Michelangelo’s tomb is an iconic work of art in Florence’s Basilica of Santa Croce. It’s a must see attraction for art lovers and history buffs alike.
The tomb was designed by the renowned Italian painter, architect, and art historian Giorgio Vasari. Vasari was a close friend and ardent admirer of Michelangelo. He envisioned the tomb as an elaborate tribute to an artist who produced some of the world’s greatest and most iconic artworks.
Michelangelo passed away in Rome in 1564 at the age of 88. He had spent the last 30 years of his life there. Michelangelo was a bit of a political dissident and did not return to his hometown of Florence because he disliked the autocratic government of the Medici dukes.
When Michelangelo died, he was initially buried in Church of SS Apostoli in Rome. At the time, the pope was planning a memorial and burial place for Michelangelo in St. Peter’s Basilica — a high honor indeed.
News of that artist’s death traveled quickly. Duke Cosimo I of Florence wanted to bring Michelangelo’s body home. So, his corpse was spirited out of Rome under the supervision of Lionardo, his nephew and heir.
To accomplish this, Lionardo hired merchants, who concealed Michelangelo’s body in a bale of hay. With this guise, his body arrived safely in Florence a month after his death. At this point, a solemn funeral was held in the Basilica of San Lorenzo.
This was a fitting place for the artist’s funeral given Michelangelo’s connection to the church. He had designed both the Laurentian Library and the New Sacristy of the church complex.
But Duke Cosimo decided Michelangelo should be buried in the Basilica of Santa Croce. This made sense as the church was near Michelangelo’s childhood home and the site of his family’s tomb.
Michelangelo’s tomb is situated in the basilica’s right nave near the entrance. The story goes that he wanted Florence Cathedral to be the first thing he saw upon rising to heaven.
Quite fittingly, Michelangelo’s tomb is surrounded by the tombs of other renowned Italian artists and thinkers such as Galileo Galilei, Niccolò Machiavelli, and Dante Alighieri.
Cosimo I hired Vasari to design Michelangelo’s tomb. It was intended to celebrate Michelangelo’s complete mastery in every discipline of art. The tomb was unveiled to the public in 1561.
As you enter the basilica, the tomb is on the right hand side. It’s instantly recognizable by its frescoed canopy above a stone tomb. The canopy was a reminder that Michelangelo painted the Sistine Chapel in the Vatican Museums.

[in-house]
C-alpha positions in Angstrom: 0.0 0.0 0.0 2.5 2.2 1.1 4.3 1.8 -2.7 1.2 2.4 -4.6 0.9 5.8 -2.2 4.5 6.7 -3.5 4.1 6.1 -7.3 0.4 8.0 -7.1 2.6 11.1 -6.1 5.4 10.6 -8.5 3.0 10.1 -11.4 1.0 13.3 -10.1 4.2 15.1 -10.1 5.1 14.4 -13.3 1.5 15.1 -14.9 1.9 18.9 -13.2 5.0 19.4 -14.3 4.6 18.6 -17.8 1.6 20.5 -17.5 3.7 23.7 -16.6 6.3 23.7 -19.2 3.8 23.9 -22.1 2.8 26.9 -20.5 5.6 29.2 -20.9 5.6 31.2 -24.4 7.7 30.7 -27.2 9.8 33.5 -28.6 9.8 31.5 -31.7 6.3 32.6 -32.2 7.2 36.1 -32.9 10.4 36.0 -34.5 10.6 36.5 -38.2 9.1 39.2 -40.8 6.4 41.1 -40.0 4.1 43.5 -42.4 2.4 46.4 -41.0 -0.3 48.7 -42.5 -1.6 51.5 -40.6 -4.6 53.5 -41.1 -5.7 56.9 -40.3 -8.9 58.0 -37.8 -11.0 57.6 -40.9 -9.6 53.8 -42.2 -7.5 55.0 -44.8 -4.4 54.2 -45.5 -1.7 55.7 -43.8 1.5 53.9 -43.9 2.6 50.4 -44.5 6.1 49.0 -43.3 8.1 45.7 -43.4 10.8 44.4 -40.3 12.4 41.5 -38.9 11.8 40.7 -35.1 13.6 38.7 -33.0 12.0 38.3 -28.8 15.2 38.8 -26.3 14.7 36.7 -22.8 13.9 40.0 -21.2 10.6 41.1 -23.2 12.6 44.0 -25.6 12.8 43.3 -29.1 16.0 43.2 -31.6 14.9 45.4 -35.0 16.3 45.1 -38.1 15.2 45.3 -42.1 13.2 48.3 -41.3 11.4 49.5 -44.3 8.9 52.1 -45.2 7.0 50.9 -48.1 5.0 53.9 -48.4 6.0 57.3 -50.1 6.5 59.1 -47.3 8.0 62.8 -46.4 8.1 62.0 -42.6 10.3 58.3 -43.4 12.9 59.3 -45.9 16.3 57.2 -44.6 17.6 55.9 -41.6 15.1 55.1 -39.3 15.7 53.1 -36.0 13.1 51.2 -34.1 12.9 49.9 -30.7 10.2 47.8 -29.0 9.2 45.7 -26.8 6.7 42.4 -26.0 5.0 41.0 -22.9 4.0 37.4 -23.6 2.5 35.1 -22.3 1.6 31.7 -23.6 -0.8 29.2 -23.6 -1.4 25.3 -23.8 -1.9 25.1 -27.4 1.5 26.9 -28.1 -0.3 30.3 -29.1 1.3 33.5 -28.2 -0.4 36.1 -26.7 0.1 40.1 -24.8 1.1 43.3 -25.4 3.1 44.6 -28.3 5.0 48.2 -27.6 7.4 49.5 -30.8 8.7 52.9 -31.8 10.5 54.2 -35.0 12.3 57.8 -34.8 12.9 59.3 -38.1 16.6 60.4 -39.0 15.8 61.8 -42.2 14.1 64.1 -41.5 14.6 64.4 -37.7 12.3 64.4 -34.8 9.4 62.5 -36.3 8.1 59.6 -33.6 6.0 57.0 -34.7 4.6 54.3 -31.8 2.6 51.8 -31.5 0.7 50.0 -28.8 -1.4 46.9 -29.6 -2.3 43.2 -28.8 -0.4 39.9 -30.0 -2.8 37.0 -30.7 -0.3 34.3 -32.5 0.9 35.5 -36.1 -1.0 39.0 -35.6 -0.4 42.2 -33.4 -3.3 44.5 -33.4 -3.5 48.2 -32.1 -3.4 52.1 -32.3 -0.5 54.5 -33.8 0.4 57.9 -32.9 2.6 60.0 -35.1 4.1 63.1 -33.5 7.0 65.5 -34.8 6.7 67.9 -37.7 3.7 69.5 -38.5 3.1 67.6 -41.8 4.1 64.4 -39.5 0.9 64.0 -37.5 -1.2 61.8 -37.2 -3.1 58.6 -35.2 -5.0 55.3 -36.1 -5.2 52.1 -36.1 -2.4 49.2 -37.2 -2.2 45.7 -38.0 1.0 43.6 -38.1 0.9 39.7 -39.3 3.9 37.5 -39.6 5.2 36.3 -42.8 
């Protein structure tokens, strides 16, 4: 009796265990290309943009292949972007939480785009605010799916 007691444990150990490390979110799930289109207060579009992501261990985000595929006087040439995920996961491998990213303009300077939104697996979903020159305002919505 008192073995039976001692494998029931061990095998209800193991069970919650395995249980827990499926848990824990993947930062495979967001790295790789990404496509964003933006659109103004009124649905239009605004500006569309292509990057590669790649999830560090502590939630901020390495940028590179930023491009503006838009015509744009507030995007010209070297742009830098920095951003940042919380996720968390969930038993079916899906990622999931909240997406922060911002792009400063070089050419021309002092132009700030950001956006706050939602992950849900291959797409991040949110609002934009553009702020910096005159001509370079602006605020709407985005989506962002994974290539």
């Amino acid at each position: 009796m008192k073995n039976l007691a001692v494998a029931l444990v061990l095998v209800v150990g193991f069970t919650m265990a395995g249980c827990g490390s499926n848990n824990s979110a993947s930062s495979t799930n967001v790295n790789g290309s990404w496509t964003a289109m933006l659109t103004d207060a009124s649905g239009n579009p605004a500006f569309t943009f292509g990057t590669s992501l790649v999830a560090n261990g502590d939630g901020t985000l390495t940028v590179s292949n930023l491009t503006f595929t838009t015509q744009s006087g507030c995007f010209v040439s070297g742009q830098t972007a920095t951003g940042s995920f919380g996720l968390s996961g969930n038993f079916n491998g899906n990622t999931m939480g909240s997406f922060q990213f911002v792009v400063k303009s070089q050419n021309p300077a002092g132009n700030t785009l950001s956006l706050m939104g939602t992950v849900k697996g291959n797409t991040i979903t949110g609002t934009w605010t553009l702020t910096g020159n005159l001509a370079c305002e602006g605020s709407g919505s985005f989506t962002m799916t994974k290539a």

The tomb itself is a pyramidal structure made of white marble, with Michelangelo’s name inscribed in gold letters at the top. In the center is a bust of Michelangelo.
It’s an idealized copy of the bronze bust that Daniel di Volterra made directly from Michelangelo’s death mask. Today, you can see Volterra’s busts of the artist in the Galleria Accademia.
Above the tomb bust is a square frame showing an image of the lamentation over the dead body of Christ. In it, Christ has slipped to the ground and three figures mourn him.
Below the bust are three allegorical figures next to a purple tinged marble sarcophagus. They appear to mourn the loss of Michelangelo. The sculptures represent Michelangelo’s main artistic pursuits: painting, sculpture, and architecture.
On the left is a female figure representing painting. She holds a palette, paint brushes, and a male torso.
The central sculpture, in the place of honor, is the personification of sculpture. She sits in a rather melancholy pose. She holds a hammer, Michelangelo’s favorite chisel, and a block of marble.
The third figure, on the right, personifies the discipline of architecture. We know this because she holds a scroll and compass.
Above the allegories are two sets of interlocking laurel wreaths. They were inspired by a mark of three circles that Michelangelo would stamp on his blocks of marble in Carrara, indicating his ownership.
Vasari modified this logo by turning it into laurel wreaths. The laurel plant was often associated with the god Apollo in ancient mythology, which made it a fitting symbol for Michelangelo’s artistic legacy.
To the left and right of the interwoven wreaths are coat of arms of the Buonarotti family. Just to the left on the floor you will notice a floor tomb. That is the Buonarotti family tomb.
Is Michelangelo actually buried in his tomb monument? In theory, yes. But the tomb monument could just be a monument.
Was Vasari’s tomb design any good? It’s been criticized for being too carefully orchestrated and overly theatrical. In other words, not in keeping with Michelangelo’s restrained artistic style. So, perhaps it’s not the greatest legacy.
Still, the tomb is supposed to celebrate Michelangelo’s transcendence as an artist, one who conquered every discipline. In that sense, it’s a successful tomb and a fitting tribute to one of the greatest artists of the Italian Renaissance.
I hope you’ve enjoyed my guide to visiting Michelangelo’s tomb in Florence. You may enjoy these other Florence travel guides and resources:
- 2 Days in Florence Itinerary
- 3 Days In Florence Itinerary
- Top Attractions in Florence
- Hidden Gems in Florence
- Best Museums in Florence
- Florence Art Bucket List
- Best Day Trips From Florence
- Free Things To Do In Florence
- Guide to the Medici Palaces
- Who Were the Medici?
- Guide to the Oltrarno
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